Elon Musk’s Twitter has stirred up a new wave of confusion. After the multibillionaire tech baron made good on his threat to yank Twitter blue check-marks from celebrities who weren’t paying him $8 per month last week, the social network has reinstated the badge for many — including on accounts of people who have died.
The Musk-owned social network on April 20 revoked verified blue check-mark status from thousands of accounts belonging to celebrities, athletes, politicians and other “notable” figures granted under the company’s previous ownership. The hope was that taking away the “free” Twitter blue check-mark would boost revenue from subscriptions to Twitter Blue, while Musk has also framed it as democratizing the user-verification process.
Twitter pulled the “legacy” check-marks for accounts including some of the most-followed celebs on the site, including Katy Perry, Cristiano Ronaldo, Justin Bieber, Lady Gaga, Kim Kardashian, Selena Gomez, Justin Timberlake, Shakira, Jennifer Lopez, Oprah Winfrey and Beyoncé. Within a few days, all of those accounts once again had the blue check — and the description on the badges says that each account “is verified because they are subscribed to Twitter Blue and verified their phone number.” (The implication is that they are paying subscribers, but that appears to be inaccurate in many if not all of these cases.)
In its about-face to restore the legacy verified check-marks, Twitter reinstalled them on accounts for deceased individuals including Chadwick Boseman, Kobe Bryant, Anthony Bourdain, Paul Walker, Barbara Walters, Bob Saget, Kirstie Alley, Michael Jackson and soccer great Pelé (h/t to the Verge, which noted the phenomenon). Twitter’s wording on the blue checks for these accounts also claims they are “subscribed to Twitter Blue.”
The end result: It’s unclear which accounts are actually paying Twitter for the badge. Musk claimed that he is “personally” paying for Twitter Blue on behalf of LeBron James, Stephen King and William Shatner, each of whom had complained about the move to charge for verification.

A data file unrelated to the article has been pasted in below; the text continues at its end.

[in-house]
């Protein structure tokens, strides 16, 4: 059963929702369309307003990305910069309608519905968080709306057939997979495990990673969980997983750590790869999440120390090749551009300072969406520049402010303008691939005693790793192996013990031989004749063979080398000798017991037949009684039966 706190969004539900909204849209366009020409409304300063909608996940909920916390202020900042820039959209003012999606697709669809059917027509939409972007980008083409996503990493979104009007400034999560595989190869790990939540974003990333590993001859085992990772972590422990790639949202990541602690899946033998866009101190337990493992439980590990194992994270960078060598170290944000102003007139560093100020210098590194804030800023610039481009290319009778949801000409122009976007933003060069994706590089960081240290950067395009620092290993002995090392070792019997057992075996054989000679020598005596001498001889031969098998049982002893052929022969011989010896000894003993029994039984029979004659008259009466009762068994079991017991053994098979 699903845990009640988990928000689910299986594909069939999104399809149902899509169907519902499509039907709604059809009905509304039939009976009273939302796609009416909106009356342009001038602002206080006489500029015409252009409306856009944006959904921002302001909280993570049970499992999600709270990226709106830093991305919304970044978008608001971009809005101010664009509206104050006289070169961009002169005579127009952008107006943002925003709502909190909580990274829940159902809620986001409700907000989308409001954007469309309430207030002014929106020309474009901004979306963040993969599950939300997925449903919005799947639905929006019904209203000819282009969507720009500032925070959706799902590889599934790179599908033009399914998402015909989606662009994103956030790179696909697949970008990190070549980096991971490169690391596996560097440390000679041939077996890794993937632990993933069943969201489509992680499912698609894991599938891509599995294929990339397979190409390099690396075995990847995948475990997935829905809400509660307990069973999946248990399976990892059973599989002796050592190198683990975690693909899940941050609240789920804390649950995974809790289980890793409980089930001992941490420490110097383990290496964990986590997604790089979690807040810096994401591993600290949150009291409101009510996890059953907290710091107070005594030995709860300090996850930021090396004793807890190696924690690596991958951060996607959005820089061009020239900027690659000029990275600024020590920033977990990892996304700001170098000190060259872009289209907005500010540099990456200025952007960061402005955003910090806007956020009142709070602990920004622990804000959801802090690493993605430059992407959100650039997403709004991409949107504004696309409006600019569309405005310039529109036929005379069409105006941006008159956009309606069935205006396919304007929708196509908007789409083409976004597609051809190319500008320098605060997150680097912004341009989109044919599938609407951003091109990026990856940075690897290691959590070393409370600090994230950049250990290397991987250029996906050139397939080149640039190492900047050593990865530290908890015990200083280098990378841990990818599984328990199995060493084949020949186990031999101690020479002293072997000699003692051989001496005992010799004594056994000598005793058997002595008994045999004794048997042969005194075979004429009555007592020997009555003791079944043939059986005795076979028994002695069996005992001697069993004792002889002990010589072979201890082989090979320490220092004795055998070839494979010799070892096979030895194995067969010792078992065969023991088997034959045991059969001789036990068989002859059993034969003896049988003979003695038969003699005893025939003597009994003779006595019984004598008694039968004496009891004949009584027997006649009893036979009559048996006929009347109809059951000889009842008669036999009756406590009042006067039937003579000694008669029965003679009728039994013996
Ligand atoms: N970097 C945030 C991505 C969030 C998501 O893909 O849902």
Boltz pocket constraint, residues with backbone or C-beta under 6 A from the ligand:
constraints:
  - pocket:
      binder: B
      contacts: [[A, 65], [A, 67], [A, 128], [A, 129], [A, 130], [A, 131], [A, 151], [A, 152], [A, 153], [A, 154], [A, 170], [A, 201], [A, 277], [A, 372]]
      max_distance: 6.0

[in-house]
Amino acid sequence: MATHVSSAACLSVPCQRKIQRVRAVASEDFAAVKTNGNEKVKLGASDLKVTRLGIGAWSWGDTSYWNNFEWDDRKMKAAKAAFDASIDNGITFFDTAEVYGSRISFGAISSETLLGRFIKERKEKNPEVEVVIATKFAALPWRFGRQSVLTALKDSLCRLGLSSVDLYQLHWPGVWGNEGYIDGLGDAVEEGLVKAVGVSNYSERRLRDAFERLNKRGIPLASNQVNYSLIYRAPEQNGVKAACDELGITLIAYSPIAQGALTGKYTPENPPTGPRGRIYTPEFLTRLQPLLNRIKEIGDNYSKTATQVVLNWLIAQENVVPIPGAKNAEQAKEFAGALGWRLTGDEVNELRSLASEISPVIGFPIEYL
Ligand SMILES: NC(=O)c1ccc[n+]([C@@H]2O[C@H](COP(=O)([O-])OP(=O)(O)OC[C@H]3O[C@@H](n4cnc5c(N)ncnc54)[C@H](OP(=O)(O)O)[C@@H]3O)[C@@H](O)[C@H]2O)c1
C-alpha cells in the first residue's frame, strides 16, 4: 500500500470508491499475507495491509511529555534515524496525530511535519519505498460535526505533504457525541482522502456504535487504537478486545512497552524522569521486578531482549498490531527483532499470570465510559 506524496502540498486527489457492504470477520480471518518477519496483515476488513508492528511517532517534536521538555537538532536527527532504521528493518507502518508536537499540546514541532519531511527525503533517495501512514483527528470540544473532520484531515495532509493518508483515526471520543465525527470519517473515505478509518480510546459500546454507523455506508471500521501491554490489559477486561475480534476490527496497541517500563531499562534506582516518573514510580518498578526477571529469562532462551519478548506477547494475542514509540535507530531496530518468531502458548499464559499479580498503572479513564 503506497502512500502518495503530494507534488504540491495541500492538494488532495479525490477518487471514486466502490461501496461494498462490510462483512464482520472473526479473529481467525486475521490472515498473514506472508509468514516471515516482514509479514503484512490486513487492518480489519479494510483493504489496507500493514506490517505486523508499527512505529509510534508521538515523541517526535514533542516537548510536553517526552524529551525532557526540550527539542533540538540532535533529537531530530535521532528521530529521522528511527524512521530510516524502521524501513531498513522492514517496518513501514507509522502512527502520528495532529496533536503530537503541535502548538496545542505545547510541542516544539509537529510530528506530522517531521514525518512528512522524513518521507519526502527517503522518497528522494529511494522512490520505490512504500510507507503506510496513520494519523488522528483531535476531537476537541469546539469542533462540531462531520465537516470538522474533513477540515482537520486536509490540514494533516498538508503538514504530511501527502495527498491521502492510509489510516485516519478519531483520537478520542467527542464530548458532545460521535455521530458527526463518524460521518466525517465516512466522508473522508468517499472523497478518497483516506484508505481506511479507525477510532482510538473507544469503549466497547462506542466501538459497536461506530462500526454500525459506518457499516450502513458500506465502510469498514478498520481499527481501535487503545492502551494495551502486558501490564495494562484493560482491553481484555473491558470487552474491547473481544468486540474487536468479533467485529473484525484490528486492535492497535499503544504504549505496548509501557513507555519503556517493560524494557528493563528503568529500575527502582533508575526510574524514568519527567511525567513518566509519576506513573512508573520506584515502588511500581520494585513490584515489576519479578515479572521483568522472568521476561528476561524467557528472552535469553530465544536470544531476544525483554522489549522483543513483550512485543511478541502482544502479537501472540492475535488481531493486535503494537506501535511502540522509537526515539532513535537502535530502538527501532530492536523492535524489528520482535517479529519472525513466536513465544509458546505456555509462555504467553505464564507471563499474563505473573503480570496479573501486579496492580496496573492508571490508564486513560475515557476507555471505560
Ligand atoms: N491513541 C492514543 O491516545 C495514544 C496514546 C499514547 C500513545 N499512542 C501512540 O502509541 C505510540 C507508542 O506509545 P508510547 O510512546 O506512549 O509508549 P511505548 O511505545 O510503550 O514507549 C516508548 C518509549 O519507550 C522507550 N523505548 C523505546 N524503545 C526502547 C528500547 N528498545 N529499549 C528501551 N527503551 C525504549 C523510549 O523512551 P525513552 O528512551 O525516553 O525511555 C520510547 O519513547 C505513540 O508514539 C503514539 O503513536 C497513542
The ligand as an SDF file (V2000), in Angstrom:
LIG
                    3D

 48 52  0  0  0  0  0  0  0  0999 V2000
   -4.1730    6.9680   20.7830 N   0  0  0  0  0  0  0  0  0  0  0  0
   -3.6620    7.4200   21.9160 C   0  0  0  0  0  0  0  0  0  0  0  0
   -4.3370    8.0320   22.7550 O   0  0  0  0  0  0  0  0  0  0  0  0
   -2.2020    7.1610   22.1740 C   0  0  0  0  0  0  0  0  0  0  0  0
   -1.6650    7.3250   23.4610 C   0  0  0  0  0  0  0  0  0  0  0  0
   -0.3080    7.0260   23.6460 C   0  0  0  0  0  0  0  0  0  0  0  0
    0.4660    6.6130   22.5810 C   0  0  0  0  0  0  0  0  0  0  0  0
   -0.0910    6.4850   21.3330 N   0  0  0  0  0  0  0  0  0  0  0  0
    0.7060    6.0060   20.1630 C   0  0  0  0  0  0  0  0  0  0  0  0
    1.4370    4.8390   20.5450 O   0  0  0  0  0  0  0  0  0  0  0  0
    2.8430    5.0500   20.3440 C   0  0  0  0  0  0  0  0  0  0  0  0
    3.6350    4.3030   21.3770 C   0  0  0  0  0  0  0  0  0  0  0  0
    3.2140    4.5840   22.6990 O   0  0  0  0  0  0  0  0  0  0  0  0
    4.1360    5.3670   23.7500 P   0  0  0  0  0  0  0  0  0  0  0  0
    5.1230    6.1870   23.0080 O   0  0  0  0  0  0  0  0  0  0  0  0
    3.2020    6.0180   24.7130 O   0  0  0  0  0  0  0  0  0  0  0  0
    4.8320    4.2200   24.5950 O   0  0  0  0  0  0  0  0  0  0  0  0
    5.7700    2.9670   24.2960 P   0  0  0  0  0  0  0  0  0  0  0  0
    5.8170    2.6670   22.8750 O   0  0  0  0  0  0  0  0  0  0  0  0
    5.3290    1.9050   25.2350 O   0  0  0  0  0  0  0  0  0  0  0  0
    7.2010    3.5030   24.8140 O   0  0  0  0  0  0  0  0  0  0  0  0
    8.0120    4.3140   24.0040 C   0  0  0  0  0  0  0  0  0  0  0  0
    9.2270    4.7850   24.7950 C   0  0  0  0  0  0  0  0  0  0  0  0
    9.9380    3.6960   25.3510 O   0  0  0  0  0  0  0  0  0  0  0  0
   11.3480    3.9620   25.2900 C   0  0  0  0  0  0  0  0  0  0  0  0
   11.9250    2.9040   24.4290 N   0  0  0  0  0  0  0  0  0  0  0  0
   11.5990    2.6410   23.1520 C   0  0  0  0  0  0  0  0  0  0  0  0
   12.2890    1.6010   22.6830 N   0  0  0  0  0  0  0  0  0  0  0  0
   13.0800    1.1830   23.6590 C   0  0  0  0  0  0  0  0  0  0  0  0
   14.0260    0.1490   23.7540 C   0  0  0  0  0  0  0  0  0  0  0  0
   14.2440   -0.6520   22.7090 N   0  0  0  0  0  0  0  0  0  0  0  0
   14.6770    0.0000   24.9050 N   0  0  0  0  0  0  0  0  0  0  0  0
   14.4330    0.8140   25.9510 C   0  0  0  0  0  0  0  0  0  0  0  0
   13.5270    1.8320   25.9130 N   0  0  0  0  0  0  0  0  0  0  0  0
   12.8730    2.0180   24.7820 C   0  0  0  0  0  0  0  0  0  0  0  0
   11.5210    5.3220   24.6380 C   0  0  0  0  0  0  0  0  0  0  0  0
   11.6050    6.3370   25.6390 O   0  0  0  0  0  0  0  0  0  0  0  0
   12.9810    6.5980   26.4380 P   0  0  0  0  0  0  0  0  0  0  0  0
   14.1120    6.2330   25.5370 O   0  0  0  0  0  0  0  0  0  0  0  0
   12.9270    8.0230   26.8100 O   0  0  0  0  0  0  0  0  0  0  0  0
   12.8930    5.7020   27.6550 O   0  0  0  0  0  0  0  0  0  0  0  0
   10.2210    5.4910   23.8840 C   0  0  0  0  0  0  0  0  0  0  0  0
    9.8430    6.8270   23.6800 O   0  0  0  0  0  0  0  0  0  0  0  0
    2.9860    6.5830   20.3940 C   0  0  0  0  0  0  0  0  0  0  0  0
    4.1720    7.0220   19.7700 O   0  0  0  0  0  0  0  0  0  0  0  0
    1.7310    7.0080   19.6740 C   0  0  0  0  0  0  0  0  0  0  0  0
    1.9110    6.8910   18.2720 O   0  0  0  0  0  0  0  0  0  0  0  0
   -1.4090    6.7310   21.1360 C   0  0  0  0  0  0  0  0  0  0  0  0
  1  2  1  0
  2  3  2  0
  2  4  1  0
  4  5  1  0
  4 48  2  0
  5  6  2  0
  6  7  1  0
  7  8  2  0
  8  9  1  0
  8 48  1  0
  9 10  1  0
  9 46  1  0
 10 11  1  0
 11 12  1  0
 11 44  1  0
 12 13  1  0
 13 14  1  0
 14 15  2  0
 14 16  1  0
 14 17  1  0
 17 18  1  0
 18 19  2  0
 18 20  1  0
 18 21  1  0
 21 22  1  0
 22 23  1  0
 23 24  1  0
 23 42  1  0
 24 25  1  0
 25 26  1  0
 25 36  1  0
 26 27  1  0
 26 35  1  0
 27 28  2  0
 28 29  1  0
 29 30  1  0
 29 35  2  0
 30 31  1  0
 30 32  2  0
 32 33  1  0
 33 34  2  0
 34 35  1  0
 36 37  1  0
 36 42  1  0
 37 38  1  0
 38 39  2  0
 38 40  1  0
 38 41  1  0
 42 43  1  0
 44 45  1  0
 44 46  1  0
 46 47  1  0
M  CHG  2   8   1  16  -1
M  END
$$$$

Meanwhile, Twitter also had erroneously granted a verified gold check-mark to a parody Disney Junior UK account that has tweeted racial slurs and misinformation. In addition, the New York Times’ primary Twitter account has regained its check-mark, after Musk had gleefully removed it (citing the publication’s refusal to pay for verified status).
Actor Charlie Sheen, for one, was thrilled to have his blue check-mark returned after personally beseeching Musk for its return. On Friday, April 21, Sheen had penned this tweet: “dear @elonmusl i’m sorry your fancy rocket exploded in spectacular fashion. I’m certain you’ll build an even bigger and more explody one. now, may i please have my blue check back? it would mean a lot to me.” Wish granted: On Saturday, Sheen wrote in response to the blue check-mark coming back to his account, “oh my! it’s like Xmas and my birthday all at once! @elonmusk i’m flushed with gratitude. Rock Star move, good sir.”
Also Saturday, New York Times columnist Paul Krugman commented on the reappearance of his blue check-mark, tweeting, “I had nothing to do with that, and am definitely not paying.” Musk replied to Krugman with a photo of a bawling baby.
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